When I was a little kid in first grade one of the key activities was the art class. It wasn’t much of a class, really, more like semi-organized chaos. Teachers focused mainly on keeping kids from eating paint, hurling it at other students, or spattering it on walls or ceilings. I was holding a brush in my left hand when suddenly one of the teachers grabbed the brush and put it in my right. “Don’t use your left hand, Kenneth,” she said. “That’s your evil hand.” That’s right, in 1947 people still believed that something was wrong with left-handed people. Left in Latin was sinestra, the root of the word sinister. The brush felt natural in my left hand, but it felt okay in my right, as well, so when anyone was looking, I would paint, draw or write with my right hand. When I was alone, or with someone who didn’t care, I would use my left hand. Whenever I got writer’s cramp in one hand, I would use the other.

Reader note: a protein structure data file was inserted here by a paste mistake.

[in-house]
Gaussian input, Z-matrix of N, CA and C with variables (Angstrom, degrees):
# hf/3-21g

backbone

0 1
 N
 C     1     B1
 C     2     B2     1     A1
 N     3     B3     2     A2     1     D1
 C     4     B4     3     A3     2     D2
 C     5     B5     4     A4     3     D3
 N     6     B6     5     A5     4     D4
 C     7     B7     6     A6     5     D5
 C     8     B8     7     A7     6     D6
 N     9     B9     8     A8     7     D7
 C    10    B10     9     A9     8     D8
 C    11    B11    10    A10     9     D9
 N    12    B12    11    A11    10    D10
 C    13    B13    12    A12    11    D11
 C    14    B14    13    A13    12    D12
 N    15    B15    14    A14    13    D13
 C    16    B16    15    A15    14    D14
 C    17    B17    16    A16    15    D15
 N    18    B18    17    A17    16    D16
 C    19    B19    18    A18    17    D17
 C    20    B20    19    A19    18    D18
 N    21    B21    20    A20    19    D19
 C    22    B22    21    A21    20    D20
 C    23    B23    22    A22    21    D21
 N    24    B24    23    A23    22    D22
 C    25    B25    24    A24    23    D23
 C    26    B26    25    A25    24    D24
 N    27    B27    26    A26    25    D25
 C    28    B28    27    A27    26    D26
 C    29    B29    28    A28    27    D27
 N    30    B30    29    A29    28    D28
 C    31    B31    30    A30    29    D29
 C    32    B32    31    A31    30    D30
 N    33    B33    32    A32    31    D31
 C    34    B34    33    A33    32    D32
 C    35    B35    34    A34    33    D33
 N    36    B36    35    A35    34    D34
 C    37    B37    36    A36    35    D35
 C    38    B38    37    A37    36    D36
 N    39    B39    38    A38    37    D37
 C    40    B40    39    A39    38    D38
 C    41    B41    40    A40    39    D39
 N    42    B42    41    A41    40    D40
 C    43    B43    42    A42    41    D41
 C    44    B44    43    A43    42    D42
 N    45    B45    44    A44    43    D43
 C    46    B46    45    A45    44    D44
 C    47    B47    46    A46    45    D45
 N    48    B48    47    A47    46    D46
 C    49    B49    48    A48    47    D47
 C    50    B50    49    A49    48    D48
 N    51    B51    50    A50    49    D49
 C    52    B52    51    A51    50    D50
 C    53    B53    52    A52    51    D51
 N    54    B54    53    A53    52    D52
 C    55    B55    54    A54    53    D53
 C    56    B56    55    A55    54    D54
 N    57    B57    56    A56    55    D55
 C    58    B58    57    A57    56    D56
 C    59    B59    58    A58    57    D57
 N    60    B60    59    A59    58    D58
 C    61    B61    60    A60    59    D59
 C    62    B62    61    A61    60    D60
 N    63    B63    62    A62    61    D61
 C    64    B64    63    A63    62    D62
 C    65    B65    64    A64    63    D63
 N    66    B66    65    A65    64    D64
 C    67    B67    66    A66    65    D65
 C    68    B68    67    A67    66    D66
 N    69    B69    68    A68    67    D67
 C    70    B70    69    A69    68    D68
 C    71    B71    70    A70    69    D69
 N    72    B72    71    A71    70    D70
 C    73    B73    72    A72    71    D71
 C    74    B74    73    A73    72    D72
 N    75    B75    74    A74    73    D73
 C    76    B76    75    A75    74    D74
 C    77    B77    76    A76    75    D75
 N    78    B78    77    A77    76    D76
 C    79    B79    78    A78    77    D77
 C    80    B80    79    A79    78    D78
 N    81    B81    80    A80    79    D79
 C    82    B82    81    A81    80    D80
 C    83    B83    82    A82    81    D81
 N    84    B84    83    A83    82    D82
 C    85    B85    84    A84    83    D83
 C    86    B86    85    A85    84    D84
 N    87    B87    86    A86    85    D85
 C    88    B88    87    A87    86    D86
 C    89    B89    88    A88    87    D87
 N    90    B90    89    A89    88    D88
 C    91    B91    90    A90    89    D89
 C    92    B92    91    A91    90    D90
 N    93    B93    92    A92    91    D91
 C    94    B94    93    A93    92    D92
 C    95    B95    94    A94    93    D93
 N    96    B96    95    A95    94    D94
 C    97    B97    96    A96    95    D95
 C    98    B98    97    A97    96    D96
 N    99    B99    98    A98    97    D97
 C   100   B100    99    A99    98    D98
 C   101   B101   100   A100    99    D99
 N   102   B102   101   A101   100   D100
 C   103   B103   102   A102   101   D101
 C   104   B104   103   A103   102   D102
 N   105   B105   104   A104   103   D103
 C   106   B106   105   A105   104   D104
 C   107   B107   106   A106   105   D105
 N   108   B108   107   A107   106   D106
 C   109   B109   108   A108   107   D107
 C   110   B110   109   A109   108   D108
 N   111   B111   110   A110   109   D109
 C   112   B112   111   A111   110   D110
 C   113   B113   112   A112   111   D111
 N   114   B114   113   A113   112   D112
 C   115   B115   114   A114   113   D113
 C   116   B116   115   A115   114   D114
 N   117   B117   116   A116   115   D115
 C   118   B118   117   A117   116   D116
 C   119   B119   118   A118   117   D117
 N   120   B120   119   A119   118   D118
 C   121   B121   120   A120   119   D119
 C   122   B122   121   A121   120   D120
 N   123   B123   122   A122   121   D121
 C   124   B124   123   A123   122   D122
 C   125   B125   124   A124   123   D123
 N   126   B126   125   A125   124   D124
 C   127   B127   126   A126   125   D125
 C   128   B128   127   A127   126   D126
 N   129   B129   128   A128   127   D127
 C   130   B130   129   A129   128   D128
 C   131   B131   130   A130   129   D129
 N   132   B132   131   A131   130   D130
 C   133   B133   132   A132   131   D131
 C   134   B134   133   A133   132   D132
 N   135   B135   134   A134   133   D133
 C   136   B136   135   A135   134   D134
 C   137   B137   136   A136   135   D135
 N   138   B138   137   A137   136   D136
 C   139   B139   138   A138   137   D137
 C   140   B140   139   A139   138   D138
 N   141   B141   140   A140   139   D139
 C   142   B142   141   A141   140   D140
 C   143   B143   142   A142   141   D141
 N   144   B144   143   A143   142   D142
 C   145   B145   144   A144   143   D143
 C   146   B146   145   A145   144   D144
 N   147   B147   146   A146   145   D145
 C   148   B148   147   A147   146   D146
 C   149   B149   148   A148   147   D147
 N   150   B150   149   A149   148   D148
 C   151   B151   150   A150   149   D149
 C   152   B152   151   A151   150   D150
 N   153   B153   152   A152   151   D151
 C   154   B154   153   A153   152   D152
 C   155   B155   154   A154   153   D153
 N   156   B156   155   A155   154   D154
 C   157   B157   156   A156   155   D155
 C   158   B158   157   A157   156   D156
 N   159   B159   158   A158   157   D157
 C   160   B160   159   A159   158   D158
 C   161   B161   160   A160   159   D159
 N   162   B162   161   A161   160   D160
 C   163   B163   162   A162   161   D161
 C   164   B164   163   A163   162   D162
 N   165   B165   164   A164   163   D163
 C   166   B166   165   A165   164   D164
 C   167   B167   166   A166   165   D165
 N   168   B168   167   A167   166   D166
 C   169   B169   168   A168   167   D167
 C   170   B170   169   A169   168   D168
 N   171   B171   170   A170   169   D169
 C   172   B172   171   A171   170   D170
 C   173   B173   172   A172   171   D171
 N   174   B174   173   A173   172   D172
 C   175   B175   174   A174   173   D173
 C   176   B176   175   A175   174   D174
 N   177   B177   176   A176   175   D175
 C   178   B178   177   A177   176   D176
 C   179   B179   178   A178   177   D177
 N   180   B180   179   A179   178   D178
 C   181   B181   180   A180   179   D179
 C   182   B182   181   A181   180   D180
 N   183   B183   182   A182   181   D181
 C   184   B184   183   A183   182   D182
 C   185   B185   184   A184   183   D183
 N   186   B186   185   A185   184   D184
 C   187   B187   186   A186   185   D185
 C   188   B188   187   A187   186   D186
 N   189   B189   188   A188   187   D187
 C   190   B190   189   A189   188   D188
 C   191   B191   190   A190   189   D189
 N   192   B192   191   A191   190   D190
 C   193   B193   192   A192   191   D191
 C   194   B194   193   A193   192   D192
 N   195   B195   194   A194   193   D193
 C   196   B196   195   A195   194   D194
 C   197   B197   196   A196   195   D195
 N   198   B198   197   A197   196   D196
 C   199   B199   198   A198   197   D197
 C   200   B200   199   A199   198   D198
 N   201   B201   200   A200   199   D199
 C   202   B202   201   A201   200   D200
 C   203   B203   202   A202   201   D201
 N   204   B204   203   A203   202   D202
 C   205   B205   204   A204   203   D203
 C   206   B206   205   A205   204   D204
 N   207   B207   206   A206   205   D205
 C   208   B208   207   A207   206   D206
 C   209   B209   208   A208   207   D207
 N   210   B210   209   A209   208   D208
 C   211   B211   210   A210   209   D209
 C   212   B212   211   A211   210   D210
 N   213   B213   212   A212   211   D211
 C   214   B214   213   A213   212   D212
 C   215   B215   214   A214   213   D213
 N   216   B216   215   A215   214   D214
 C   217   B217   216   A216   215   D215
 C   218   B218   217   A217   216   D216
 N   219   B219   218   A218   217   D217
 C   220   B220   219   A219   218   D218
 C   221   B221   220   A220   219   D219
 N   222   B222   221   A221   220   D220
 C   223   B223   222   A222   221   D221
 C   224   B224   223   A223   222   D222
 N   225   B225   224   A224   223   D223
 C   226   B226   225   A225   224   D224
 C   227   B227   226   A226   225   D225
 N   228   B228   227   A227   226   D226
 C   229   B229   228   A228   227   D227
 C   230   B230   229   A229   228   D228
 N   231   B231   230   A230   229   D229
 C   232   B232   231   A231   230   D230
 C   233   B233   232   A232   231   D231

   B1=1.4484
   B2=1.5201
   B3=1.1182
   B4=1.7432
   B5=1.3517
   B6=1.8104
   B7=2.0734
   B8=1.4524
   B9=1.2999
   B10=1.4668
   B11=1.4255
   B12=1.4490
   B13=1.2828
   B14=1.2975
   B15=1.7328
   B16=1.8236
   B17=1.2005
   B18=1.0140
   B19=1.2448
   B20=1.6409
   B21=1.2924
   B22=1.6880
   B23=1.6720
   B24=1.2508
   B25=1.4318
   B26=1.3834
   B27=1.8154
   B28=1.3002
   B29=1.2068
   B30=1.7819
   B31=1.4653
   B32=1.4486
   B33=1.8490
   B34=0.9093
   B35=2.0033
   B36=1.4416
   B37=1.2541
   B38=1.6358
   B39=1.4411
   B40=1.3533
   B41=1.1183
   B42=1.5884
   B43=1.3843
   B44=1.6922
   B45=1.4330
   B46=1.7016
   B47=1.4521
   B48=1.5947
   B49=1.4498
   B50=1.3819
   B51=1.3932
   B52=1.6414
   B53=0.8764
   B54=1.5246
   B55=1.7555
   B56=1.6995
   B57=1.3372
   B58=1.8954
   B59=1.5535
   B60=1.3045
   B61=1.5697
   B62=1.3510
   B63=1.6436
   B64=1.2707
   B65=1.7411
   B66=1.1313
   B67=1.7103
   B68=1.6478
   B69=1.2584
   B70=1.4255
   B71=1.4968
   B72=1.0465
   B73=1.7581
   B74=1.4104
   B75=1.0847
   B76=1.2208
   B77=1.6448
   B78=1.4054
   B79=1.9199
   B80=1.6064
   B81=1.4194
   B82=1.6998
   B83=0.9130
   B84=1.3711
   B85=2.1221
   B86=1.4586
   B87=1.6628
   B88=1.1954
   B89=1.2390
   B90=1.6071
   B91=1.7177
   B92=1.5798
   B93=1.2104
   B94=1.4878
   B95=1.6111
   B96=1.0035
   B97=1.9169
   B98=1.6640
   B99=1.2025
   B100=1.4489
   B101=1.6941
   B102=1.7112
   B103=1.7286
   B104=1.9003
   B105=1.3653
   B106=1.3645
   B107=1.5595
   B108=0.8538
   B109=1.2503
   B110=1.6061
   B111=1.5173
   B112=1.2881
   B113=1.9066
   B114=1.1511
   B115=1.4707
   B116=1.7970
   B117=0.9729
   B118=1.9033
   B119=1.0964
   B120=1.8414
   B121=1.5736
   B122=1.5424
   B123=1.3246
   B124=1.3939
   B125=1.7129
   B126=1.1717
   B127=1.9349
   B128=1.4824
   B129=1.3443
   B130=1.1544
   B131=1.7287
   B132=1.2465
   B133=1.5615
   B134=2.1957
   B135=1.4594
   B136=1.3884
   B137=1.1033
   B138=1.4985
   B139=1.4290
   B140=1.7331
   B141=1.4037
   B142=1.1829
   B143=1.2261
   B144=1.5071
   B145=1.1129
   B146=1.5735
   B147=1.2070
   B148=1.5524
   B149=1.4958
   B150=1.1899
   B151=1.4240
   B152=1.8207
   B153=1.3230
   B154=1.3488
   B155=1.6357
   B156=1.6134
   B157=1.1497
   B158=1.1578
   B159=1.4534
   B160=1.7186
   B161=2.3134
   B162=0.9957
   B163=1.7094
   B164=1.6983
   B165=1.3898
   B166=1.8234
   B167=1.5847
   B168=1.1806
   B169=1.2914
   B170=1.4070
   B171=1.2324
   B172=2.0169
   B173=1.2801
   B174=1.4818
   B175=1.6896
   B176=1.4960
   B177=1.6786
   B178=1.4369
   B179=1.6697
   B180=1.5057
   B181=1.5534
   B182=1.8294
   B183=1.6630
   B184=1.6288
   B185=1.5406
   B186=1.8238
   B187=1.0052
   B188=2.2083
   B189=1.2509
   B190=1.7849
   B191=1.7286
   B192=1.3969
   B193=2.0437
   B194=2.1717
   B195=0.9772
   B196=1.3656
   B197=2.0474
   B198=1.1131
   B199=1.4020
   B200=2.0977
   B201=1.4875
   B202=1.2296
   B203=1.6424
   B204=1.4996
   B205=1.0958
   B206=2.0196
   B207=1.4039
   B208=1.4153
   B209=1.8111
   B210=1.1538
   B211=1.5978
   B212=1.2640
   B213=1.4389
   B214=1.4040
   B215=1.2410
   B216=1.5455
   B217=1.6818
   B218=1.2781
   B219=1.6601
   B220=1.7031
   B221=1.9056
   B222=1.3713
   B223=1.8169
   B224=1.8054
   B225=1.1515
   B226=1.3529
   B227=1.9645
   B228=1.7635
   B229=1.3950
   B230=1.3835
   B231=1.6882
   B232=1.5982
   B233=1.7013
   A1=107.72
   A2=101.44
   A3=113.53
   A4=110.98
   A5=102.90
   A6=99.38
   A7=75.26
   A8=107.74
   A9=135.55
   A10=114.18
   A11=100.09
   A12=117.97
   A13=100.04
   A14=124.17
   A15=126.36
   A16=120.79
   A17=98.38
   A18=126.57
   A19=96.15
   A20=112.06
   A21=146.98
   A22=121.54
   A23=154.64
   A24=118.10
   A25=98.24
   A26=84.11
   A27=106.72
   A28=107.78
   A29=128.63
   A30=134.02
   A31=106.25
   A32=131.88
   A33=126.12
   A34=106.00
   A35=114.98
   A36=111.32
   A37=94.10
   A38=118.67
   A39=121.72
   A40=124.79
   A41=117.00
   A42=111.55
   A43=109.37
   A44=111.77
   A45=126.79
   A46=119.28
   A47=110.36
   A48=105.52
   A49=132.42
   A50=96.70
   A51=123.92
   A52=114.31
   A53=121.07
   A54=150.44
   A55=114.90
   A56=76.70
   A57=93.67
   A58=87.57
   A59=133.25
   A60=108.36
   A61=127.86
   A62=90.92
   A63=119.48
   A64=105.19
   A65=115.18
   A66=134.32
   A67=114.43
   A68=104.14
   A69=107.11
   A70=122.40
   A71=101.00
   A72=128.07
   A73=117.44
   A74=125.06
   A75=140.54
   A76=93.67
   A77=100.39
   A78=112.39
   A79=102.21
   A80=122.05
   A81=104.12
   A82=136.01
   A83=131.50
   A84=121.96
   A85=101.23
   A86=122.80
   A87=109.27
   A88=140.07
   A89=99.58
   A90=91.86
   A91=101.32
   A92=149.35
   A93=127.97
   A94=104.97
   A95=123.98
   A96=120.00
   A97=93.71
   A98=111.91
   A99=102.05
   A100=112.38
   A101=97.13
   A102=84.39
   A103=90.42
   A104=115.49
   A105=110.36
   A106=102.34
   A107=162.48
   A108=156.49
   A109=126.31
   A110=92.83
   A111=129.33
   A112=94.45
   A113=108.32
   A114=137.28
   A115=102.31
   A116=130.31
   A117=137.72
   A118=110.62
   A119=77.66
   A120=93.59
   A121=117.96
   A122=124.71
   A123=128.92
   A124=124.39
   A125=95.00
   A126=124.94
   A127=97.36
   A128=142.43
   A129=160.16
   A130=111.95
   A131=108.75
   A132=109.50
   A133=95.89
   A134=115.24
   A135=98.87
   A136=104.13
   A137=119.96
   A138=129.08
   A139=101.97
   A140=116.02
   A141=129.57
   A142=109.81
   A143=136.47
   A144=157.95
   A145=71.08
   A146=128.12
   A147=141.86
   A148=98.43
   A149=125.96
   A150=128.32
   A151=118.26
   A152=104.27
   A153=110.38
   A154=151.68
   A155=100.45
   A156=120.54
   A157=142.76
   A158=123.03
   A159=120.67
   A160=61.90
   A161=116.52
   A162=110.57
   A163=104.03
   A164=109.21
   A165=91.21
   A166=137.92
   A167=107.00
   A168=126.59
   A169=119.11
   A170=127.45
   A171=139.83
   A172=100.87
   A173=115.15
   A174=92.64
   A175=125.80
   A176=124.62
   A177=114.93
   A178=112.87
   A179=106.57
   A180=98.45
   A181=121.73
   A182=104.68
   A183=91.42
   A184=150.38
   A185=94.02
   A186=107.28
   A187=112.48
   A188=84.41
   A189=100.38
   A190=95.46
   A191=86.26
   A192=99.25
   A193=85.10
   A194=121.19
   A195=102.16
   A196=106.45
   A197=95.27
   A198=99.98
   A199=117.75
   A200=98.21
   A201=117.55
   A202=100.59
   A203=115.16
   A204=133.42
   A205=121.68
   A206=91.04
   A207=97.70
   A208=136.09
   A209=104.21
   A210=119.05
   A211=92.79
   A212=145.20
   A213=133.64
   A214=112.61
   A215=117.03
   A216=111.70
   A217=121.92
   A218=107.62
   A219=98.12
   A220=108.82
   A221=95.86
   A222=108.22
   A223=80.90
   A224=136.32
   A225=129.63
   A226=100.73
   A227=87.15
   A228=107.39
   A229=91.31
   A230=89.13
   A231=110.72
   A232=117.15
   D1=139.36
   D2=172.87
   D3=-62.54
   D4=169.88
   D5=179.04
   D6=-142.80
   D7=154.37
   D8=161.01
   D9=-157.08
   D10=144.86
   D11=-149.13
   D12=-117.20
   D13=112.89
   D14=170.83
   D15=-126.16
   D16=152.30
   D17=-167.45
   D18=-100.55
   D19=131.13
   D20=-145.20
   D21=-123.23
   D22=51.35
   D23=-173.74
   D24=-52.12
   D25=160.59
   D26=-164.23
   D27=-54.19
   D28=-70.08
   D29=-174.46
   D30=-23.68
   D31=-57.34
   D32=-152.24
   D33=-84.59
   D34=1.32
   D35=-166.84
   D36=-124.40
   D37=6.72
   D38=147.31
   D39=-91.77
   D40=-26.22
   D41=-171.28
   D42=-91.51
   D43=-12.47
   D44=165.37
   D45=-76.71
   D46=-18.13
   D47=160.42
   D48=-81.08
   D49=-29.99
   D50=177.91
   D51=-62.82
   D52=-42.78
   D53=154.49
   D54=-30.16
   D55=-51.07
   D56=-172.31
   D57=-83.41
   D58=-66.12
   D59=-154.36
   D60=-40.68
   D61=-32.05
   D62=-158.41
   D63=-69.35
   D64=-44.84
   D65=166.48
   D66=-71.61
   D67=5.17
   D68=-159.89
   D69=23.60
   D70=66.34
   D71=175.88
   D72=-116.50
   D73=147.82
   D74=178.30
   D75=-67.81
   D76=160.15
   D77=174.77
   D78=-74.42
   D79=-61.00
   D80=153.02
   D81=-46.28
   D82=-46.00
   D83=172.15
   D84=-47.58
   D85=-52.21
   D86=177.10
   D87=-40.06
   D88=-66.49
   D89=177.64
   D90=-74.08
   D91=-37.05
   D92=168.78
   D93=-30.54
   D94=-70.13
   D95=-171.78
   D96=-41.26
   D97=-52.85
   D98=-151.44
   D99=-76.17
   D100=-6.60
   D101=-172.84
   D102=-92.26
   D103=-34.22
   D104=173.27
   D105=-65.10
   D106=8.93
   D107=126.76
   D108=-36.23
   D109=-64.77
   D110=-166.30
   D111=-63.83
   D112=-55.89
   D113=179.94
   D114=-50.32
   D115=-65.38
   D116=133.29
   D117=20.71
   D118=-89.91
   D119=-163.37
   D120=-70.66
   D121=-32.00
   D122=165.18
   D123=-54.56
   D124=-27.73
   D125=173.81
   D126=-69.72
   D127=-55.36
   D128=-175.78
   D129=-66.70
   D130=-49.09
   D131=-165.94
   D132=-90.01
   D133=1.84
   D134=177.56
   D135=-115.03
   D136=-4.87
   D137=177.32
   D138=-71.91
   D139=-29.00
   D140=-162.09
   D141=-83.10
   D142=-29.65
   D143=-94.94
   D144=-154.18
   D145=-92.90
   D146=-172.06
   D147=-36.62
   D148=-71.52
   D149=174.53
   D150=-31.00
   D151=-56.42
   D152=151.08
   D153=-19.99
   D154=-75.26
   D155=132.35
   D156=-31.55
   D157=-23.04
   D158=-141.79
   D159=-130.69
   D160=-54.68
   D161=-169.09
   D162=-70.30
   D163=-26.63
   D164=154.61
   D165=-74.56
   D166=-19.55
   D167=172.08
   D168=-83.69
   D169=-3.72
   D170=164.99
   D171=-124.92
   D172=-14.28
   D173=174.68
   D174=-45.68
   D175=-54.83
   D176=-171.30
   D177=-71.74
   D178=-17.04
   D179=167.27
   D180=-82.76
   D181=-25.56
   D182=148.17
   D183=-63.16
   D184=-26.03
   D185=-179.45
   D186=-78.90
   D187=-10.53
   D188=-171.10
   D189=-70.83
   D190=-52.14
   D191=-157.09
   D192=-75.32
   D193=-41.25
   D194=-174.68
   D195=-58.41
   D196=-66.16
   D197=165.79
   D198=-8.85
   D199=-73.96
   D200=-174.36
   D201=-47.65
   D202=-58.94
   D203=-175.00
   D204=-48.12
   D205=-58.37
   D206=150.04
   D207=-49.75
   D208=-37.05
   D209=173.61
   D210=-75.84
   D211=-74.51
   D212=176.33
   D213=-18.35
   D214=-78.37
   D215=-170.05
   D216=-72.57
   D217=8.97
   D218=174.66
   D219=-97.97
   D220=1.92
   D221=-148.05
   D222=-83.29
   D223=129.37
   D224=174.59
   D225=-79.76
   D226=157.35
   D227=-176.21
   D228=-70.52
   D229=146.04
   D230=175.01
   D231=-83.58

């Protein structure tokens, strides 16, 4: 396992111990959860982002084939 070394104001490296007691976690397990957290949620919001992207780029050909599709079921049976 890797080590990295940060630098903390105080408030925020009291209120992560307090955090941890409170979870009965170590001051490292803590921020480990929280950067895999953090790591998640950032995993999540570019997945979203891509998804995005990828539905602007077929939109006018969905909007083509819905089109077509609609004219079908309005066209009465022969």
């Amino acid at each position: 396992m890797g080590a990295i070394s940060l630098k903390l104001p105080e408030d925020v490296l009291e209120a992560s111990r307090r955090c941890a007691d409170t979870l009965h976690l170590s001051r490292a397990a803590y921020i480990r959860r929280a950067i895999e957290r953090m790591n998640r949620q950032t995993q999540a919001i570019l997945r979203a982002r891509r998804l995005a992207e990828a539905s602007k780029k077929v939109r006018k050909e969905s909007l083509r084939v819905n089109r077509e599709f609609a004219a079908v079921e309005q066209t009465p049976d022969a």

Ambidexterity didn’t offer any special benefits throughout my life until an epiphany I experienced yesterday. I was painting a large oil-on-linen, painting a second coat of color to obscure the dark grey beneath, primarily a mechanical chore for this kind of painting, which was “flat” figures with no modeling or shading, like Matisse. The second or third coat of color is like coloring within the lines in a coloring book. I do this with two brushes, a larger brush for the larger areas, and a smaller brush for the detail areas. I was holding one brush in one hand, and another in the other, using first one brush and then the other as appropriate. Then suddenly it occurred to me, duh, that I could be painting with both brushes at the same time. And that’s what I was doing when my daughter walked into the studio and said “Dad!” Then she started laughing. “You can’t paint with two brushes at the same time,” she said, looking right at the living proof that she was wrong. “I have to take a picture of this and post it on social media,” she said. Since I don’t have assistants to paint pictures for me, or parts of the pictures, or second coats of color, or coats of tinted gesso for a ground, being able to paint with two hands at once is a real benefit. It’s a serious time-saver, and at my age, that’s huge.